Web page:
IT WAS standing room only on the moral high-ground as Parliament ground to a halt so the government could rain condemnation on the Opposition, continuing to attack Labor mines spokeswoman Jo-Ann Miller for likening mining accommodation to concentration camps.
During World War Two, Nazi Germany used these camps to imprison, enslave and ultimately wipe out millions of Jews, opponents and others.
Worker camps in Queensland generally give guests access to gyms, buffet restaurants and even licenced venues.
Ms Miller has said she used the term because it was how workers described the conditions.
Parliament was paused so the government could attempt to force Ms Miller and the Opposition into apologising, but going in all-guns blazing left all sides wounded.
Those in the LNP told of their personal disgust, horror and offence at the use of term concentration camp, describing it as offensive to hundreds of thousands of Australians, including mine workers themselves.
In his attack, Local Government Minister David Crisafulli said Ms Miller ought to be disciplined by the party.
He said he would oppose a union fight against fly-in, fly-out mining in Queensland because "this is not communist Russia".
Under Josef Stalin's communist rule, it is estimated up to 20 million were killed and at least 1.7 million perished in forced labour camps or "gulags"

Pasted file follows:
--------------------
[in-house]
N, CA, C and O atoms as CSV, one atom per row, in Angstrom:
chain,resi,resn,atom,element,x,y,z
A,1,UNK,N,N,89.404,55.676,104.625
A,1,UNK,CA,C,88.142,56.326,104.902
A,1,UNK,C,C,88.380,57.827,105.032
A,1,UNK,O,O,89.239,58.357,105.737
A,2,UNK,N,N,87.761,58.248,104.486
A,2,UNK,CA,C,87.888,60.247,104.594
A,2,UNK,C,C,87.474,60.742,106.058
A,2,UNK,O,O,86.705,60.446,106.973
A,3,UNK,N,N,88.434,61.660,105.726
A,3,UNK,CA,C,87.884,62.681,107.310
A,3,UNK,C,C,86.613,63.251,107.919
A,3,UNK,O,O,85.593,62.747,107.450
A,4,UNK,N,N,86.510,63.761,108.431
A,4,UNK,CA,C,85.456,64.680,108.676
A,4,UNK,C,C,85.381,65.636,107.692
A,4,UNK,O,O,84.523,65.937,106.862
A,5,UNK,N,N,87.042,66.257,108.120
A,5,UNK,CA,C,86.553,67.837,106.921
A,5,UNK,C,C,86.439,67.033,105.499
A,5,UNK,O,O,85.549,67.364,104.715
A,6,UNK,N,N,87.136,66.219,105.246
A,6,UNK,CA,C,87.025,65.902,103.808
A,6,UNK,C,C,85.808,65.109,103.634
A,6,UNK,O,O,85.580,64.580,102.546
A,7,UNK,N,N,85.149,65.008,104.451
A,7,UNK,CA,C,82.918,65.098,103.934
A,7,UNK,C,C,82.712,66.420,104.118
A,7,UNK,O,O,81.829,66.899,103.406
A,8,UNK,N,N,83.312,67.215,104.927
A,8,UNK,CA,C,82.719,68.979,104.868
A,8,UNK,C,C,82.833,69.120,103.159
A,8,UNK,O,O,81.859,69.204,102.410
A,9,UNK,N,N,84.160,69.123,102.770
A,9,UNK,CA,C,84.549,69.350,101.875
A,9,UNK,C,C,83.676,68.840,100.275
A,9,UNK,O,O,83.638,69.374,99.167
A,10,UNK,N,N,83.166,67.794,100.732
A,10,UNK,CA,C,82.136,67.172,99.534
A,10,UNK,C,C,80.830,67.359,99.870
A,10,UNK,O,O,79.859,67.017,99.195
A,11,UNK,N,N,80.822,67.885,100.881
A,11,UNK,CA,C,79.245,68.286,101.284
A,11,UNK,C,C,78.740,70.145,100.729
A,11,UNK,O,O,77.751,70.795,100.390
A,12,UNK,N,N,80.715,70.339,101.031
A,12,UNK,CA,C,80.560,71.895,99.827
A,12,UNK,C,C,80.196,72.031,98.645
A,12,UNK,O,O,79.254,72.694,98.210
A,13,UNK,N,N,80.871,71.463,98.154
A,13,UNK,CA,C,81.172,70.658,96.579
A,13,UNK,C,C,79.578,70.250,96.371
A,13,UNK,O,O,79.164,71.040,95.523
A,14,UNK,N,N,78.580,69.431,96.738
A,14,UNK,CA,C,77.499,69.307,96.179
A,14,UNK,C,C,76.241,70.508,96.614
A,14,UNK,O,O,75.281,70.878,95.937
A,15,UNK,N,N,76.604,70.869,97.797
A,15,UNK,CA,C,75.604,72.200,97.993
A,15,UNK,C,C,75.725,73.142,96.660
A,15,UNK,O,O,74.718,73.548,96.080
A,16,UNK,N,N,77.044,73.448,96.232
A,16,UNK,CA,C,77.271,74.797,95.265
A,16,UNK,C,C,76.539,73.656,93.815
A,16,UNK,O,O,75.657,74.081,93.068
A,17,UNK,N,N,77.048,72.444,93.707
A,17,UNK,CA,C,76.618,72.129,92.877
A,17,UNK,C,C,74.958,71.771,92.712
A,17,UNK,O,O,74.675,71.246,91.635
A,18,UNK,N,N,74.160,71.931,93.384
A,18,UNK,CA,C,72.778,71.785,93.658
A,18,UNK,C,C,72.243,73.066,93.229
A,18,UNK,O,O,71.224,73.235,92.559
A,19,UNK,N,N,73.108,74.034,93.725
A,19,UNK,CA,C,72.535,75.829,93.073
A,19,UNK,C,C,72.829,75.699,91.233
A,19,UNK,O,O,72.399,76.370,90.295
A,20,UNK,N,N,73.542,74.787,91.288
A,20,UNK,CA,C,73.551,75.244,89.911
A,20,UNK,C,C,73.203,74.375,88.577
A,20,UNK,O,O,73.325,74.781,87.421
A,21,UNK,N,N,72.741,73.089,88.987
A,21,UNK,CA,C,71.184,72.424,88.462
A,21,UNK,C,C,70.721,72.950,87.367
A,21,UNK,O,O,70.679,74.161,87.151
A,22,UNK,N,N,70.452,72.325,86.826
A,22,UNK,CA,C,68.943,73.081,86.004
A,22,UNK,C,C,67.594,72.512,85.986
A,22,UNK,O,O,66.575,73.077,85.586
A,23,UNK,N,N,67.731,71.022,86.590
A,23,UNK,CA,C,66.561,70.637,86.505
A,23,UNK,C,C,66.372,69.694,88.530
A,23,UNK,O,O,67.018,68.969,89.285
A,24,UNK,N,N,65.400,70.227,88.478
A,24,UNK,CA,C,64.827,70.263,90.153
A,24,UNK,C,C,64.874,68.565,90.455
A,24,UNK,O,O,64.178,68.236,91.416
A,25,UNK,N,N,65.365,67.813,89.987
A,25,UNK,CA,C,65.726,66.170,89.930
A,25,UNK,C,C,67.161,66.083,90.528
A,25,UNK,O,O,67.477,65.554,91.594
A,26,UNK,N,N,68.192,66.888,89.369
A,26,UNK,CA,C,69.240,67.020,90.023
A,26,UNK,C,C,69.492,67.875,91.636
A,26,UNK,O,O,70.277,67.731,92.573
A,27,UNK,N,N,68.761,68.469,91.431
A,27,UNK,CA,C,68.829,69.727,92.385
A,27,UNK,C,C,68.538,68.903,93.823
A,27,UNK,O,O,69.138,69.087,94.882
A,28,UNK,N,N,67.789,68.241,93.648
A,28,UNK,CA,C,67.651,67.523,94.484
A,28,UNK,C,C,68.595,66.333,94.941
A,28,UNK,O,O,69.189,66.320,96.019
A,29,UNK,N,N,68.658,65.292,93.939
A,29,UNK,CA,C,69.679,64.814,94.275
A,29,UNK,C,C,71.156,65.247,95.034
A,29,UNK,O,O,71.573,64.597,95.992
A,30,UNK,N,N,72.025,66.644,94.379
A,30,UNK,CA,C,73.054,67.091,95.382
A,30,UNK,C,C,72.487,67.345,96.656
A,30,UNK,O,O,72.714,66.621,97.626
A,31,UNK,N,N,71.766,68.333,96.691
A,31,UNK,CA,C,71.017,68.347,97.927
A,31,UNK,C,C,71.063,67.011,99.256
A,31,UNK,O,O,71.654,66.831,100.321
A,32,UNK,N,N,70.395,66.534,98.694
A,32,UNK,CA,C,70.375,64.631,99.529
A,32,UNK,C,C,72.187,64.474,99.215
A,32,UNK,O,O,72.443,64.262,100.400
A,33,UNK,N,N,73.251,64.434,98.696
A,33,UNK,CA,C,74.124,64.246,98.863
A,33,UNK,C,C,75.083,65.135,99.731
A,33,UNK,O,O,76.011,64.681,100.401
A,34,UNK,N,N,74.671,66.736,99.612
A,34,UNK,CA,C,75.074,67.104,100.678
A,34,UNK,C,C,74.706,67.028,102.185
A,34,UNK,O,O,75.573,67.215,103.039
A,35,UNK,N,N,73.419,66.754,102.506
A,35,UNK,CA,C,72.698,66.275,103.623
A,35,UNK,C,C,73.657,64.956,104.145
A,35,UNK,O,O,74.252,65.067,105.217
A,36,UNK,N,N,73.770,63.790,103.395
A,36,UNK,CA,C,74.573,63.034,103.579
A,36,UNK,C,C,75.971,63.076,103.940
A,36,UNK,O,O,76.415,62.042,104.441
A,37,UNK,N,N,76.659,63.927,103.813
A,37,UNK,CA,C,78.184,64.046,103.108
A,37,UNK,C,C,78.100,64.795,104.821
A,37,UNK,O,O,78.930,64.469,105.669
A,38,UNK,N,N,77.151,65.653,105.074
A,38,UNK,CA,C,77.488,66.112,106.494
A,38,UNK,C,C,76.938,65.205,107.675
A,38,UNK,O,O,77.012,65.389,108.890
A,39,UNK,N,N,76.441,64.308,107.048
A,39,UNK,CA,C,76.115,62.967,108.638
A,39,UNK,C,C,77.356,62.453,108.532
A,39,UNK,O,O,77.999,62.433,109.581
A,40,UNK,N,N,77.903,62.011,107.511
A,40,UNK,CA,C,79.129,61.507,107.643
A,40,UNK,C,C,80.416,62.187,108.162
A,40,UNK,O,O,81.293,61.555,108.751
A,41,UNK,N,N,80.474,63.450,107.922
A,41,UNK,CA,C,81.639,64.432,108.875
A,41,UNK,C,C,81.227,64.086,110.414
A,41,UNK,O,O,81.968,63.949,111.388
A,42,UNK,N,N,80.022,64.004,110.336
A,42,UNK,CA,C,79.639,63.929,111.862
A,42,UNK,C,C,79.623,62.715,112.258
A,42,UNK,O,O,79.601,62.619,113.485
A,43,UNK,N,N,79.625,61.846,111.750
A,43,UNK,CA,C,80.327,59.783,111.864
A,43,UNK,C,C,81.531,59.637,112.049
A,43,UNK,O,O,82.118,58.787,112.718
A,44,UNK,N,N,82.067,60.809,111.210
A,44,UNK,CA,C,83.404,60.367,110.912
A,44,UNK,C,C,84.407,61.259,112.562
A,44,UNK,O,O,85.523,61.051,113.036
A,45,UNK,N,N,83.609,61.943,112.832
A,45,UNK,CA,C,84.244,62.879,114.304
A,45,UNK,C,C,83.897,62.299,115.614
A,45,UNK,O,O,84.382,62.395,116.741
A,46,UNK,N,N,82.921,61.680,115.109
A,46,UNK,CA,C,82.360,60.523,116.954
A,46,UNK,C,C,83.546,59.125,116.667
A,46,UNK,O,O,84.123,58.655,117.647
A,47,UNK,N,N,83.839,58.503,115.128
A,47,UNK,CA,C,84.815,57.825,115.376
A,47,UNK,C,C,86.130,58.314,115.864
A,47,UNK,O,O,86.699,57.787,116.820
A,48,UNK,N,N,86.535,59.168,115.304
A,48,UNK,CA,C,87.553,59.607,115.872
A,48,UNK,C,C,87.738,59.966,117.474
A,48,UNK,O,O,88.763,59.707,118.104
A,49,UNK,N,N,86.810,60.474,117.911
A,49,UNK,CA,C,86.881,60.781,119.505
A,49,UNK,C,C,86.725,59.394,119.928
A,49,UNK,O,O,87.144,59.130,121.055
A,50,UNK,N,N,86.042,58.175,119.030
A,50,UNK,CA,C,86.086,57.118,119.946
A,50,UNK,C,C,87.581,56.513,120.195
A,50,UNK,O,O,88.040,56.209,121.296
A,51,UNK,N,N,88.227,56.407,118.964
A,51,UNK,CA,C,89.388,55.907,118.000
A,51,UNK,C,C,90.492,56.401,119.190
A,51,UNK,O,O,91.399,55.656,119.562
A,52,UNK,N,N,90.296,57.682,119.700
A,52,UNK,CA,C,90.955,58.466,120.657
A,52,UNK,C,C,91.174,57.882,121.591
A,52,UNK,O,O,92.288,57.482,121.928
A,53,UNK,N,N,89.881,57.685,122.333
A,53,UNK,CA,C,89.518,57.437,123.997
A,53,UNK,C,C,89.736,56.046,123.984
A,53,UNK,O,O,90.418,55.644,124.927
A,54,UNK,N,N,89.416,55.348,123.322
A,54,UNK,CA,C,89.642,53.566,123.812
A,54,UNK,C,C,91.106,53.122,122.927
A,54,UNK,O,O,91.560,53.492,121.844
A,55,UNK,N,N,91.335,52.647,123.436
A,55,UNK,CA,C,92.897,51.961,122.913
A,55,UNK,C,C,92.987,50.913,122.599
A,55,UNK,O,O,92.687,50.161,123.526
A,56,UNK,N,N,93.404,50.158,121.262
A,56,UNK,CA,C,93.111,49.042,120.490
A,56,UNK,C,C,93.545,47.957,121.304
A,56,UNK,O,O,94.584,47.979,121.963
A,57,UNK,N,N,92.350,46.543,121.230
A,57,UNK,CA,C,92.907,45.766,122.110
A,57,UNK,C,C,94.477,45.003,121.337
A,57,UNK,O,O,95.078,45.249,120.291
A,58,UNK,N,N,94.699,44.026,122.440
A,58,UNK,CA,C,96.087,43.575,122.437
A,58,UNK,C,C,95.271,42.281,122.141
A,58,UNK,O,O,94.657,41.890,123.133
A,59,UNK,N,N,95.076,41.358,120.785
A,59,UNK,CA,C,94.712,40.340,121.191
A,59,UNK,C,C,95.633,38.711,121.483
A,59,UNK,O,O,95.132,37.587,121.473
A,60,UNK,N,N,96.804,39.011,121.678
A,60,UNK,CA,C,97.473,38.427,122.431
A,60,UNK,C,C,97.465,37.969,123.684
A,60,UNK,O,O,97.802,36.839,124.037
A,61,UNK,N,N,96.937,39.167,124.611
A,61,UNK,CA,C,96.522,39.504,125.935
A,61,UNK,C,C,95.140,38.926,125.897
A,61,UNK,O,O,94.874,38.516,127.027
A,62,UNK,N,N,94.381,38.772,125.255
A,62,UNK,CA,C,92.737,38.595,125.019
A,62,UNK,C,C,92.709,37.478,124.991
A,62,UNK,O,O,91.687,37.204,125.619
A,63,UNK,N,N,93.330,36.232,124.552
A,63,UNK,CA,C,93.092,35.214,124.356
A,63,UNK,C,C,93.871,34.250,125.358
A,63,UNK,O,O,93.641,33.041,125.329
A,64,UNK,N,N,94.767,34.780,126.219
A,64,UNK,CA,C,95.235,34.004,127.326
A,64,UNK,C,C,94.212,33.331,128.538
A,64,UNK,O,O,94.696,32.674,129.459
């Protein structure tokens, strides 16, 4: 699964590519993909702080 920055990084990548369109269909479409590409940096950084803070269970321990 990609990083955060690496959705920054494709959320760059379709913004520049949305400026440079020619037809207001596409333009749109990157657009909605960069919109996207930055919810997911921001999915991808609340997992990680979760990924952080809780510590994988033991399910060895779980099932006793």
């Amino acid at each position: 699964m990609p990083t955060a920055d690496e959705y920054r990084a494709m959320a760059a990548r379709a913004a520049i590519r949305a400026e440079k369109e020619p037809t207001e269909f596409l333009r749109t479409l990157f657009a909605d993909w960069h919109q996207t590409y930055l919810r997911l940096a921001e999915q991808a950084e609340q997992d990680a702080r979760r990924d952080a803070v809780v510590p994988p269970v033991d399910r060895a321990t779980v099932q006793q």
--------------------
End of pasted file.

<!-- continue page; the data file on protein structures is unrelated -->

Once the door was opened, the Opposition was able to fling its own mud.
Labor MP Jackie Trad - who is of Lebanese descent - reminded the House that Gold Coast MP Ray Stevens once called her "Jihad Jackie" then Premier Campbell Newman told her to "harden up" when she objected.
Opposition Leader Annastacia Palaszczuk cried during the debate, describing the seven years her grandfather spent in a Police work camp during World War Two.
She apologised on Ms Miller's behalf.
Ms Palaszczuk's father Henry withdrew his ministerial oath to the Queensland in 2005 after Prince Harry donned a Nazi uniform for a costume party.
Through the arguing, it was Gladstone independent Liz Cunningham who was able to escape the political point scoring and maintain some dignity.
"I think any of us who try to equate living conditions in Australia with those faced by people involved in particularly the first and second world war, but any subsequent conflict - I think we fail to have an understanding of exactly what those people faced," she said.
"A member, regrettably compared mining camps concentration camps and I think that is not only a poor comparison but it is a wrong comparison.
"It fails to take into account the trauma and tragedy those people experienced, the cost of war and the price of our freedom."
In 2012, the head of Queensland University of Technology's School of Justice - Professor Kerry Carrington - published research on mining camps, comparing them to asylum seeker detention centres or concentration camps.